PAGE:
In addition, the idea that having sex with women of certain races are all distinct experiences from each other enhances the white normative. There is a certain normative of beauty, and that if a feature isn’t similar to a white woman’s, then it was considered exotic. According to Rachel Kuo, although women of color don’t experience racialized sexism in the same ways, “[their] bodies are still under scrutiny.” The Other continues to be dehumanized and having sexual relations with them are exploited as trophies or something that they can just cross off the bucket list.
Throughout history, the interracial relations between white people and people of color were shamed and unlikely. White men historically fucked women of color or harassed black women’s bodies to feed their dominance. However, white men today don’t see themselves as that; they view themselves as non-racists because they openly discuss their desires to have sex with people of color. “They see their willingness to openly name their desire for the Other as affirmation of cultural plurality” (pg 24). Although they may feel like they’re not perpetuating racism, they still place people of color in a separate category; that being part of POC is out of the norm. White men believe they’ll experience a pleasure that differs from if they were to stay within their own racial group. They intend in making the exploration of the Other as a life-changing experience, which only marginalizes them more by enforcing their differences. Condoning the fetishization of the Other to fulfill personal sexual desires enforces the “status quo that makes identity fixed” (pg 22).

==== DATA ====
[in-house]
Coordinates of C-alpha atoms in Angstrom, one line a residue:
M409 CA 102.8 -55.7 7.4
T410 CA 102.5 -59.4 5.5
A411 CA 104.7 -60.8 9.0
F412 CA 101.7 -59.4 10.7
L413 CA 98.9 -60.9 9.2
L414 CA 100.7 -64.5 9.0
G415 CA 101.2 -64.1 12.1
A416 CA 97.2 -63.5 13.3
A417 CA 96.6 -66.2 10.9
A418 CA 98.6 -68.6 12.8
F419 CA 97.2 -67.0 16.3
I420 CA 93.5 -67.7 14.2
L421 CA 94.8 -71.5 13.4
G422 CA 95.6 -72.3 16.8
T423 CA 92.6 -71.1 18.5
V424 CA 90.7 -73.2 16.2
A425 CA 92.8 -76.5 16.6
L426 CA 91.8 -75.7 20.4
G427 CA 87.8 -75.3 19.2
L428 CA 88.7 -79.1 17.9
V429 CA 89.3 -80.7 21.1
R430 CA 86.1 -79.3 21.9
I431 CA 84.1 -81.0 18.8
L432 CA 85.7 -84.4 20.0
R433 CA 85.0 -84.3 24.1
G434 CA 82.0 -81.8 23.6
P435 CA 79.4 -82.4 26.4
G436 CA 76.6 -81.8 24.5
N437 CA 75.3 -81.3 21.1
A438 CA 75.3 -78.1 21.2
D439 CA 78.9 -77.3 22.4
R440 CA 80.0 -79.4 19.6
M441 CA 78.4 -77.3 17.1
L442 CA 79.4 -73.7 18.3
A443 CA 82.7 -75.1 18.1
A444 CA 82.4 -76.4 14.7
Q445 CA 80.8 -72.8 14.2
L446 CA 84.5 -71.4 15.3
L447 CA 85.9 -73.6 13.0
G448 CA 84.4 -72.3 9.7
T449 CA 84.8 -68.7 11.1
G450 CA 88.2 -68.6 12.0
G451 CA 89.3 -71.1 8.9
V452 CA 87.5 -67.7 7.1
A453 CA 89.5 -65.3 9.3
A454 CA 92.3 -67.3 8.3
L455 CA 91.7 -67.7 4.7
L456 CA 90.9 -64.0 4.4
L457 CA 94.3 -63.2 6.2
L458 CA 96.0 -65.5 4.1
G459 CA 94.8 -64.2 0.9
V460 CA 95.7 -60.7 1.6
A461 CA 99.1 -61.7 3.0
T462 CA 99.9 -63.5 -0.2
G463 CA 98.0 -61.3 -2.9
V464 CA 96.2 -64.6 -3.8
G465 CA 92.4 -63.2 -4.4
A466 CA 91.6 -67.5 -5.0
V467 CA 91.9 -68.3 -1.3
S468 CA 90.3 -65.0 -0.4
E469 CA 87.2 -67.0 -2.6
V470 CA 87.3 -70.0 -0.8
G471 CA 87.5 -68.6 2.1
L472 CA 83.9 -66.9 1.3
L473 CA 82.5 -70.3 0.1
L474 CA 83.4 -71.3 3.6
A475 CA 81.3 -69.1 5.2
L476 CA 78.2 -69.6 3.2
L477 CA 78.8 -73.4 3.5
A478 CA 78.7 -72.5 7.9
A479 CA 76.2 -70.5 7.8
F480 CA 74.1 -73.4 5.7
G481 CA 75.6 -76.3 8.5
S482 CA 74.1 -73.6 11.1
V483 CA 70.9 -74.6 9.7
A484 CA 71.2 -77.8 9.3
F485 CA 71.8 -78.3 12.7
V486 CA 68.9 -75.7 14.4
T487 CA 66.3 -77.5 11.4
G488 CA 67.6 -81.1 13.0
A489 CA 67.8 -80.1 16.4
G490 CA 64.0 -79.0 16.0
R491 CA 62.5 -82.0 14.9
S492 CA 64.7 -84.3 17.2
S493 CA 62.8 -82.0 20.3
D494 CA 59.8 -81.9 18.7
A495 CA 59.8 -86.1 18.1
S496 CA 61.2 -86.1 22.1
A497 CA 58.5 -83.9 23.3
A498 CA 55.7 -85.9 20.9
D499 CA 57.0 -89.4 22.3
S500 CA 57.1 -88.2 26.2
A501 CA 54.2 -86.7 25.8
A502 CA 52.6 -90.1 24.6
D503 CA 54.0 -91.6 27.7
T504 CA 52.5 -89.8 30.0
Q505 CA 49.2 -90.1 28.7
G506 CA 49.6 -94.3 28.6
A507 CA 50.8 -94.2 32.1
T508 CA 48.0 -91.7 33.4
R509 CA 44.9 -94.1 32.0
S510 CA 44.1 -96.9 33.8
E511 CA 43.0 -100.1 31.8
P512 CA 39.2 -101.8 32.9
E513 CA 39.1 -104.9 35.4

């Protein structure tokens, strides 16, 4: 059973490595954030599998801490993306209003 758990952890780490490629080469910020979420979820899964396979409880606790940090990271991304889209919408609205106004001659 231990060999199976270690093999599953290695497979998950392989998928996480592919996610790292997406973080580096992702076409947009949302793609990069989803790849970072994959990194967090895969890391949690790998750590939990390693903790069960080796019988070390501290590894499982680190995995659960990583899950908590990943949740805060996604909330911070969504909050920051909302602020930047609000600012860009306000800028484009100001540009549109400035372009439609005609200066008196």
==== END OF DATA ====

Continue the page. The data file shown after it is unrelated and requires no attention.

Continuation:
Exoticism and cultural appropriation
Experiencing the Other and enforcing exoticism are the catalysts of cultural appropriation. White culture attempt to season their culture by appropriating from other cultures; however, this is problematic because it simplifies the cultural practices and appearances of Others. In addition, white’s appropriation highlights their dominance by their intentions of wanting to be exotic or unique. The problem of a white person appropriating black culture, asian culture, etc. is that these groups are constantly oppressed and shamed for their appearances and customs, yet white people will have sex with them or try to adopt their hair, their tans, their bodies, and their style to make themselves feel exotic. People of color already feel like they don’t fit the standard of beauty, so the fact that white people can just take their hair, their clothes, and their styles without acknowledging the oppression that they face reinforces their superiority.
Black women get labeled as “ghetto” or “ratchet” for their hairstyles and their clothes, yet white people are copying their appearances and making their look a “trend.” While white people are getting praised and are labeled as “trendy” for appropriating other cultures, marginalized groups of POC feel as though that their tropes, symbols, styles, and bodies are just spices to add flavor to the normal white life. If white people continue to appropriate their cultures and adopt their customs as their own, the Other will be continually commodified and eventually forgotten.